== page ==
Who was he? He was king of Uruk, or Erech, a city of Mesopotamia, in what is now Iraq. He was more than merely human, in fact he was, like Homer’s Achilles, the son of a goddess; and (more quaintly) he was two-thirds divine. Not surprisingly, perhaps, he was of superhuman stature and strength. Our earliest texts about him date from about 2100 BCE, and various poems on his exploits and fate have come to light, in the Sumerian, Akkadian, and Old Babylonian languages, all of the Semitic family, which were recorded on baked clay tablets, most of them nowadays reposing in the British Museum in London. The longest, most coherent, and most readable version is in Old Babylonian, composed, it seems, about 1200 BCE, by a scholar-priest named SÃ“n-lÃ˜eqi-unninni.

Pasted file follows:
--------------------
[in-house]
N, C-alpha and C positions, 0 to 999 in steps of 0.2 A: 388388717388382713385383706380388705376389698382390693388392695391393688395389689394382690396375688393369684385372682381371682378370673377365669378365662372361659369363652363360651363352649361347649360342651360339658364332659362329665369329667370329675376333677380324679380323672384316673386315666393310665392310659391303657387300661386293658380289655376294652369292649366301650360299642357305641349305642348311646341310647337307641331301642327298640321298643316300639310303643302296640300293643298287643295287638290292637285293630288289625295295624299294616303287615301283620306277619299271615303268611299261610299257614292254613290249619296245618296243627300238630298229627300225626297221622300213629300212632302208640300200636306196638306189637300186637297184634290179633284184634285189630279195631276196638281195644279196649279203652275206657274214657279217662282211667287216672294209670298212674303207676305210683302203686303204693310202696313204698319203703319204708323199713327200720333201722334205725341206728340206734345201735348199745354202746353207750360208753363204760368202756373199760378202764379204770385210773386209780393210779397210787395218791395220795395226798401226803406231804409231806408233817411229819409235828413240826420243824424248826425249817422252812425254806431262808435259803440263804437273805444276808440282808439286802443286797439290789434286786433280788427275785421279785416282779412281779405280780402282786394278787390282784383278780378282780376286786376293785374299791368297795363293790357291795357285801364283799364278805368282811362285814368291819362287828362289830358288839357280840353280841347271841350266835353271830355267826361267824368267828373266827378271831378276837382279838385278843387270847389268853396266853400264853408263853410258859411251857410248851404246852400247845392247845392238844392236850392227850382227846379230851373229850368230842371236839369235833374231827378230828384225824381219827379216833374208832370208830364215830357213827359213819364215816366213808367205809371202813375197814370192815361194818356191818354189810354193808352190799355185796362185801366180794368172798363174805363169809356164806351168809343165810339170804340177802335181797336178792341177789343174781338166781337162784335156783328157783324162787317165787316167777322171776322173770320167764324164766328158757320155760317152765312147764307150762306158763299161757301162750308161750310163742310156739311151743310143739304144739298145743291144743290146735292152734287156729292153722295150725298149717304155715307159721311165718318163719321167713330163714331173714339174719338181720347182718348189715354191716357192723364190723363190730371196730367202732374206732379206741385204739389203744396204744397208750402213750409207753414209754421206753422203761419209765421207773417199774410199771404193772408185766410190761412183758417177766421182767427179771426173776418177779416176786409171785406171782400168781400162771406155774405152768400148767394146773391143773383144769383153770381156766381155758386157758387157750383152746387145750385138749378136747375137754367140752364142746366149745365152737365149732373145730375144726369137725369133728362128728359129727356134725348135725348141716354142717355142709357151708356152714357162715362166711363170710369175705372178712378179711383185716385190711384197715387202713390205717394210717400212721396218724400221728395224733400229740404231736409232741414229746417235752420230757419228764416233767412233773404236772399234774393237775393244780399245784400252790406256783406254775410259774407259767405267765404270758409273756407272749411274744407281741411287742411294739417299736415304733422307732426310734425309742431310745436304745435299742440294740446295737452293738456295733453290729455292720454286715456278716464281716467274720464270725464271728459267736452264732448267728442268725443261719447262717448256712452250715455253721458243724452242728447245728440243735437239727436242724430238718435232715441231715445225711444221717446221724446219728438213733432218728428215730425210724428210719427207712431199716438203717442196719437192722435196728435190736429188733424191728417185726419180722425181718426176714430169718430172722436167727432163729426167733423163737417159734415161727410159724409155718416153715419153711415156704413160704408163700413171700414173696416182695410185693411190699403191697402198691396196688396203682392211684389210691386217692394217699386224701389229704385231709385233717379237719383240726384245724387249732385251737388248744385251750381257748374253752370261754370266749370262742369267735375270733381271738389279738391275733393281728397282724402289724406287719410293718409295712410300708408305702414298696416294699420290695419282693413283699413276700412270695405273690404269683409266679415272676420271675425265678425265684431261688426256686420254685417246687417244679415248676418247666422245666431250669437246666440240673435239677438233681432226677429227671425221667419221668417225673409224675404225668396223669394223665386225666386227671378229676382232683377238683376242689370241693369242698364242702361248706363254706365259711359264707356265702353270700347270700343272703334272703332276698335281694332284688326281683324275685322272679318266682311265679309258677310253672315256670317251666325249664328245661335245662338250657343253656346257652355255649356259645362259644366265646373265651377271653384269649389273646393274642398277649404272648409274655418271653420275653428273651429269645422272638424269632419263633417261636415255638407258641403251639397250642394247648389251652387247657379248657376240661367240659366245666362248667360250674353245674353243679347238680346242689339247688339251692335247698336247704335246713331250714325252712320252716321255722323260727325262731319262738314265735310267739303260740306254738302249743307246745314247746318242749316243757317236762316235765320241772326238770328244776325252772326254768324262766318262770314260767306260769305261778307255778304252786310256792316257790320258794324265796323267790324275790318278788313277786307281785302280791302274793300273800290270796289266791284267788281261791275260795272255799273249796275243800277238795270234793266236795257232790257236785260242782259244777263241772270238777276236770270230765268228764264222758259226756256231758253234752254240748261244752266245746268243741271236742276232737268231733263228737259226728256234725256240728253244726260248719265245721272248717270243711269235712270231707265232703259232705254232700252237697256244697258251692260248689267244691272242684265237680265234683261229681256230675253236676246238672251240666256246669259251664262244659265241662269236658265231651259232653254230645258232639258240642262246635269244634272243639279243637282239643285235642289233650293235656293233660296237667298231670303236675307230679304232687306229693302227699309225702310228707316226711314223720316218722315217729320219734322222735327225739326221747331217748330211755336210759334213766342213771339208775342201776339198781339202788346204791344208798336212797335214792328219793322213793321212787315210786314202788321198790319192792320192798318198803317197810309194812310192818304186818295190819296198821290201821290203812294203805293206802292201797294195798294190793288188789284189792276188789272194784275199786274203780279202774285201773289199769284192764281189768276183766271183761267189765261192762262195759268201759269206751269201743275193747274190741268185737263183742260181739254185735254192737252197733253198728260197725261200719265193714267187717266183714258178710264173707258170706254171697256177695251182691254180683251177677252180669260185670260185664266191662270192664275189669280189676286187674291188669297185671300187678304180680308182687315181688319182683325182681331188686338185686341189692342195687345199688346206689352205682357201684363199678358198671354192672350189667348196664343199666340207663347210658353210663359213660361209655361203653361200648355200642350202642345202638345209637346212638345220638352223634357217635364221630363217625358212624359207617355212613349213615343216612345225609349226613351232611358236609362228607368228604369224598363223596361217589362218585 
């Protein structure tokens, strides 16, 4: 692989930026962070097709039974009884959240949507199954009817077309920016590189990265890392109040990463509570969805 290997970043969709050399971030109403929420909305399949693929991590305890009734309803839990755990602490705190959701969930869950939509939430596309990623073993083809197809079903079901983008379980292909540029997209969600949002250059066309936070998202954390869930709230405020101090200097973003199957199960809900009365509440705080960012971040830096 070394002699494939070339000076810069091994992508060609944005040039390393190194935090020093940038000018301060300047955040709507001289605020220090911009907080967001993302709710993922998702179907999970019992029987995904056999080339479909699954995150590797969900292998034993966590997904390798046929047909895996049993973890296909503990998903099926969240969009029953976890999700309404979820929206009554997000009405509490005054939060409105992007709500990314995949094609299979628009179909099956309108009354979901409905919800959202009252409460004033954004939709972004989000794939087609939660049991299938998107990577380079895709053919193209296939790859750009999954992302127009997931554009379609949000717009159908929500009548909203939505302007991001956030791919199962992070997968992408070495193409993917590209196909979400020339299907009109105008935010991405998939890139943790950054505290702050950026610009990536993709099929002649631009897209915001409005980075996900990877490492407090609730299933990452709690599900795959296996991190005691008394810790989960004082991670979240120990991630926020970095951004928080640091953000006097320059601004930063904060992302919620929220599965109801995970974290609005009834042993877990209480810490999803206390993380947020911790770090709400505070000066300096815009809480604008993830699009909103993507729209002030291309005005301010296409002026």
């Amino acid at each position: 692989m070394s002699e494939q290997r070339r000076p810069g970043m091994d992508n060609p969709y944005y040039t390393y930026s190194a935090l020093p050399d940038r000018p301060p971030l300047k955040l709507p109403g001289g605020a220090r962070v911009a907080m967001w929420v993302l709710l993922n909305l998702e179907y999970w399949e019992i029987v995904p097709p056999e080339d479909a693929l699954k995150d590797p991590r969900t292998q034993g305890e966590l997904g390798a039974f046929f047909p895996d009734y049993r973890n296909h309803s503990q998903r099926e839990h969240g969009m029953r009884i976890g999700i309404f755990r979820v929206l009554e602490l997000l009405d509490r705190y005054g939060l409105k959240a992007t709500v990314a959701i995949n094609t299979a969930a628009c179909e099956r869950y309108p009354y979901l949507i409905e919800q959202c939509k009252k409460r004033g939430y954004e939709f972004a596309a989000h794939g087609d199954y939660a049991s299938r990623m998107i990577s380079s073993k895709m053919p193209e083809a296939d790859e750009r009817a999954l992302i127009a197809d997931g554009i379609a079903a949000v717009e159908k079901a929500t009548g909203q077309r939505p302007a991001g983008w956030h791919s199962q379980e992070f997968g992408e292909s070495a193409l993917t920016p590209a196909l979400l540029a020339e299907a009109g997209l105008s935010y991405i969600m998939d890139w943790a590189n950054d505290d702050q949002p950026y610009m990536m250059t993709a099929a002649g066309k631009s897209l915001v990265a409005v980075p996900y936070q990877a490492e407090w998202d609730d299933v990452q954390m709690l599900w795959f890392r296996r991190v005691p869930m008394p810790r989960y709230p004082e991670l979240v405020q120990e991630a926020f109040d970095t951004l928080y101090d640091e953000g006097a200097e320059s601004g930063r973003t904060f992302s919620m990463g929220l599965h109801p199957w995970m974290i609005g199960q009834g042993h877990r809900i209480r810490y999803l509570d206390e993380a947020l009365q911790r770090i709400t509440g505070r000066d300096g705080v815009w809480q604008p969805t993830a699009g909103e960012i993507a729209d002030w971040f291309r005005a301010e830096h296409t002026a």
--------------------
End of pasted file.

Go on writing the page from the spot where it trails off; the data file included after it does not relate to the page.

That is essentially the version which underlies the new translation, ingenious and very readable, by Stephen Mitchell, who has published versions of such other classics as the Tao Te Ching, the Bhagavad Gita, and selected poems of Rilke. He makes no claim to be a scholar of those widely different literatures, and he relies for his text on the work of professionals. He has produced a satisfying result. It is cast in the form of lines with four rhythmic stresses, unrhyming, in a diction raised a little in tone, but not unrecognizably far, from that of speech.
Gilgamesh appears at first as a tyrant and oppressor:
The people suffer
from his tyranny, the people cry out
that he takes the son from his father and crushes him,
takes the girl from her mother and uses her,
the warrior’s daughter, the young man’s bride,
he uses her, no one dares to oppose him.